PCR rounds up the biggest security news from the past week.
Average ransomware demand is £525, with corporations increasingly targeted
Ransomware infection numbers spiked to 56,000 in March 2016 (around double the normal rate), and the average ransom demanded by attackers jumped to £525, up from £223 at the end of 2015, new Symantec research has found.
All but one of the new ransomware variants discovered so far in 2016 were crypto-ransomware, compared to around 80 per cent last year.
Plus, with 31 percent of global infections, the US is the country most affected by ransomware. Italy, Japan, the Netherlands, Germany, UK, Canada, Belgium, India and Australia round out the top 10.
New Mac malware hooks webcams up to the dark web
OSX/Eleanor-A, a new type of malware, includes three utilities for use by cybercriminals. These are Netcat (a general-purpose tool for sending and receiving data over the network), Wacaw (a free command line tool for taking pictures and videos with your webcam) and a PHP-based image browsing tool (presumably to make it easy to view and retrieve any images sneakily acquired with Wacaw).
‘Advanced Persistent Threats the next IT security battleground’
Gigamon Inc, network traffic visibility firm, has revealed the results of a new iGov survey that examines the IT security threats and challenges facing the UK public sector.
It found that 85 per cent of organisations have reviewed their security considerations, 55 per cent of organisations have IT budget dedicated to security solutions, and 69 per cent of respondents are concerned about the rise of Advanced Persistent Threats (APTs). However, only 18 per cent currently employ APT solutions.
Digital skill shortage could lead to increased security risks
The UK is facing a digital skills shortage of ‘significant proportions’, according to recent research from the House of Commons Science and Technology Committee.
If not addressed, organisations that lack the necessary digital skills could run the risk of increased security threats and failed cloud migrations, warns The Bunker. The Commons Science and Technology Committee found that by 2017, the UK will require 745,000 more workers with digital skills.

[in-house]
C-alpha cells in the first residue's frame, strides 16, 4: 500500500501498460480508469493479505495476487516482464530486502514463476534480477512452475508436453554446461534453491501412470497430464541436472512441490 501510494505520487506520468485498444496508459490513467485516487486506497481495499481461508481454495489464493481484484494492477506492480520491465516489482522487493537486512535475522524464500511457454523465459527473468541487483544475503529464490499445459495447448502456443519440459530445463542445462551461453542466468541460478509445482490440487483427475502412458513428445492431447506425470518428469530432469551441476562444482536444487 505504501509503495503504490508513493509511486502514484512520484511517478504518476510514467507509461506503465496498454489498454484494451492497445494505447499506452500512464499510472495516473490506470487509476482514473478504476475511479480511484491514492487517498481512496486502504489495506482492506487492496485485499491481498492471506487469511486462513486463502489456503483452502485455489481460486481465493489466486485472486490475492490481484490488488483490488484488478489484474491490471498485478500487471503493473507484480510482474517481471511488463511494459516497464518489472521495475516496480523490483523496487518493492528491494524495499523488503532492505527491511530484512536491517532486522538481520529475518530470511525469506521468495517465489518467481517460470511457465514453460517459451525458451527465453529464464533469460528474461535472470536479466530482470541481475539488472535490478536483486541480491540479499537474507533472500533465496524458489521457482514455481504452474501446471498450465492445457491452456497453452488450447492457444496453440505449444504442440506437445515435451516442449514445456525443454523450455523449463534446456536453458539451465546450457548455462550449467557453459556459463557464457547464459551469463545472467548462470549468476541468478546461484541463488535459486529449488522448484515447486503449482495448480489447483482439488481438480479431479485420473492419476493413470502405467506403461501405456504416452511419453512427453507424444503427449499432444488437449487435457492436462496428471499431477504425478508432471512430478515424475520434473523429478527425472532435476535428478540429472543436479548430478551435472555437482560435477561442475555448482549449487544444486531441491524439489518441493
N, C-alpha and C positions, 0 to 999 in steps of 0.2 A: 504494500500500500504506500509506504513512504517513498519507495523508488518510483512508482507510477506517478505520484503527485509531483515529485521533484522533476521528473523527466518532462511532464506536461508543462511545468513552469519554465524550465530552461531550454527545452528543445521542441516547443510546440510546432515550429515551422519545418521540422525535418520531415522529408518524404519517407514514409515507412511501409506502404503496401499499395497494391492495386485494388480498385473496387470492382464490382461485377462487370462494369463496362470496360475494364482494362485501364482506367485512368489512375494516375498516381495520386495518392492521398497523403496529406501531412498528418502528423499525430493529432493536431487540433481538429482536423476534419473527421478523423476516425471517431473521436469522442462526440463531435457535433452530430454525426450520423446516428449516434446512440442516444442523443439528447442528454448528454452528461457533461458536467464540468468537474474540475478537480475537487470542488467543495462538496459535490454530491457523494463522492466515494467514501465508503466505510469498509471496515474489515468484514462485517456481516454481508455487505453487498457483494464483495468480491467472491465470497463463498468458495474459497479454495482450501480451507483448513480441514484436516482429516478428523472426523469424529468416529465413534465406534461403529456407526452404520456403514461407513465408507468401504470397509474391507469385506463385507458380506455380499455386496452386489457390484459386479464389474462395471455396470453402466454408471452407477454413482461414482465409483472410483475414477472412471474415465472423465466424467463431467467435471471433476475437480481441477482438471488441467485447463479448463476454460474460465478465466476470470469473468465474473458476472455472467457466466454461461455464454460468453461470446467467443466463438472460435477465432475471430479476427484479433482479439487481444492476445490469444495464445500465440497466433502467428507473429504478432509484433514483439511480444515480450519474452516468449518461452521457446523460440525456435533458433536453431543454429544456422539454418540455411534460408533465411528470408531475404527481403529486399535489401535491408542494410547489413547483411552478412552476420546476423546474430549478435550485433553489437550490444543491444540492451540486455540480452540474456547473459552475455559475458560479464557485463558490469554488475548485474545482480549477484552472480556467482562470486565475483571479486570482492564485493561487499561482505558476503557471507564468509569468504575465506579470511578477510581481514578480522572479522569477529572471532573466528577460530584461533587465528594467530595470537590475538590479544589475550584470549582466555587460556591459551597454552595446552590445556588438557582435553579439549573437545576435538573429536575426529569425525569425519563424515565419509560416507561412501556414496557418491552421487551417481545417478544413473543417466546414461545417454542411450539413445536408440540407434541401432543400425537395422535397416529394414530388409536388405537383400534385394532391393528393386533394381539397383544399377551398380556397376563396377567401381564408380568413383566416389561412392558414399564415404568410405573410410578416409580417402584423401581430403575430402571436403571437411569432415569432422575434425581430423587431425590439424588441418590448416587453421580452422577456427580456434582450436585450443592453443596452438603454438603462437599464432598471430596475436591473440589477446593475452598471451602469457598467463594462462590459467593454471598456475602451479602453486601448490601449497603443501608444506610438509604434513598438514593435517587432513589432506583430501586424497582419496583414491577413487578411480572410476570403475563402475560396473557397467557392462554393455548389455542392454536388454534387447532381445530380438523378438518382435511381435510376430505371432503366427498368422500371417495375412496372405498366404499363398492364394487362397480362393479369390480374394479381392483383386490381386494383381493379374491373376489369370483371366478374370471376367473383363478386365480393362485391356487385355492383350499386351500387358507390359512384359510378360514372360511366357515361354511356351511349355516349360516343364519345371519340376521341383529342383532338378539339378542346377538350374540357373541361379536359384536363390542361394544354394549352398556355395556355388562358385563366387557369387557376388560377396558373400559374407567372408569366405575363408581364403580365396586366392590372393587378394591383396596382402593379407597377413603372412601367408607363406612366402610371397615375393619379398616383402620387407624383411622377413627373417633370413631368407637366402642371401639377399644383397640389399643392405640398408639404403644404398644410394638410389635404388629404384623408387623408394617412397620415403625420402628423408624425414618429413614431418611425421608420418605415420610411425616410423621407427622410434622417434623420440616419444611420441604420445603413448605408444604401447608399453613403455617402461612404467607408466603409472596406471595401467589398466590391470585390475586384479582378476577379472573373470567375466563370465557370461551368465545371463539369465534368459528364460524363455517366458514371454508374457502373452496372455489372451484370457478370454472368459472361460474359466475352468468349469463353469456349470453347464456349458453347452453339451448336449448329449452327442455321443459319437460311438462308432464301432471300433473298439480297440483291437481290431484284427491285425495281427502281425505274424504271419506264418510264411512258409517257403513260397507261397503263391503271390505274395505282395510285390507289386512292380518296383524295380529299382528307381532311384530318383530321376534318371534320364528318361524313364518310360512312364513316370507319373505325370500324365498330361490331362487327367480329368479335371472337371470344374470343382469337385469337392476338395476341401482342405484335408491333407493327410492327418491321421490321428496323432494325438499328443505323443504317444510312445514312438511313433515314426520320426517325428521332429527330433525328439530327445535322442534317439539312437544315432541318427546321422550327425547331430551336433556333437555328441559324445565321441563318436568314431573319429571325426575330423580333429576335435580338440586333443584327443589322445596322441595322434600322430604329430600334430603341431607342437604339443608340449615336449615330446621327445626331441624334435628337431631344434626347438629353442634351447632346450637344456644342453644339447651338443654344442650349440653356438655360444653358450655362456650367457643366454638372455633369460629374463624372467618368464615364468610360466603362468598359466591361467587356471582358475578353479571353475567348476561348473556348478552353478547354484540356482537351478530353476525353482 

European consumers ready to use biometrics for securing payments
According to new research from Visa, consumers across Europe are interested in using biometrics when making a payment – especially when integrated with other security measures.
Nearly three-quarters (73 per cent) see two-factor authentication, where a biometric is used in conjunction with a payment device, as a secure way to confirm an account holder. Two-factor authentication includes something you have, such as a card or a mobile device; something you are, such as a biometric; or something you know such as a PIN or password.
Pokémon Go problems
Cybercriminals have already noticed the hype around this smartphone game and begun creating social media scams and trojanized versions of the app to take advantage of Pokemon Go players,.
Other users have developed ways to cheat at Pokemon Go, such as spoofing GPS locations, and the official app was also hit with controversy over privacy issues related to the permissions it requests.
For more information, you can read Symantec’s blog here.
CompTIA launches course to stem biggest cause of data breaches
IT trade association CompTIA has launched a brand new training programme to help UK organisations educate their staff in the fundamentals of cybersecurity in the workplace.
The new programme, called CyberSecure, gives an organisation’s employees cybersecurity awareness and knowledge of their everyday actions and give the crucial first step towards protecting against data breaches.
The cost of data breaches continues to soar, with the average UK breach costing upwards of £1.4m according to PwC’s Information Security Breaches Survey 2015.
Brexit allows UK to ‘unshackle’ itself from EU’s data protection rules
The decision by the United Kingdom to leave the European Union will soon launch one of the largest policy undertakings ever, as British leaders and diplomats race against a two-year deadline to negotiate new arrangements with the European Union.
The UK will now have an opportunity to replace the stringent EU data protection regulations with a more forward-looking set of rules that enable data-driven innovation and in so doing cement the country’s leadership in the digital economy.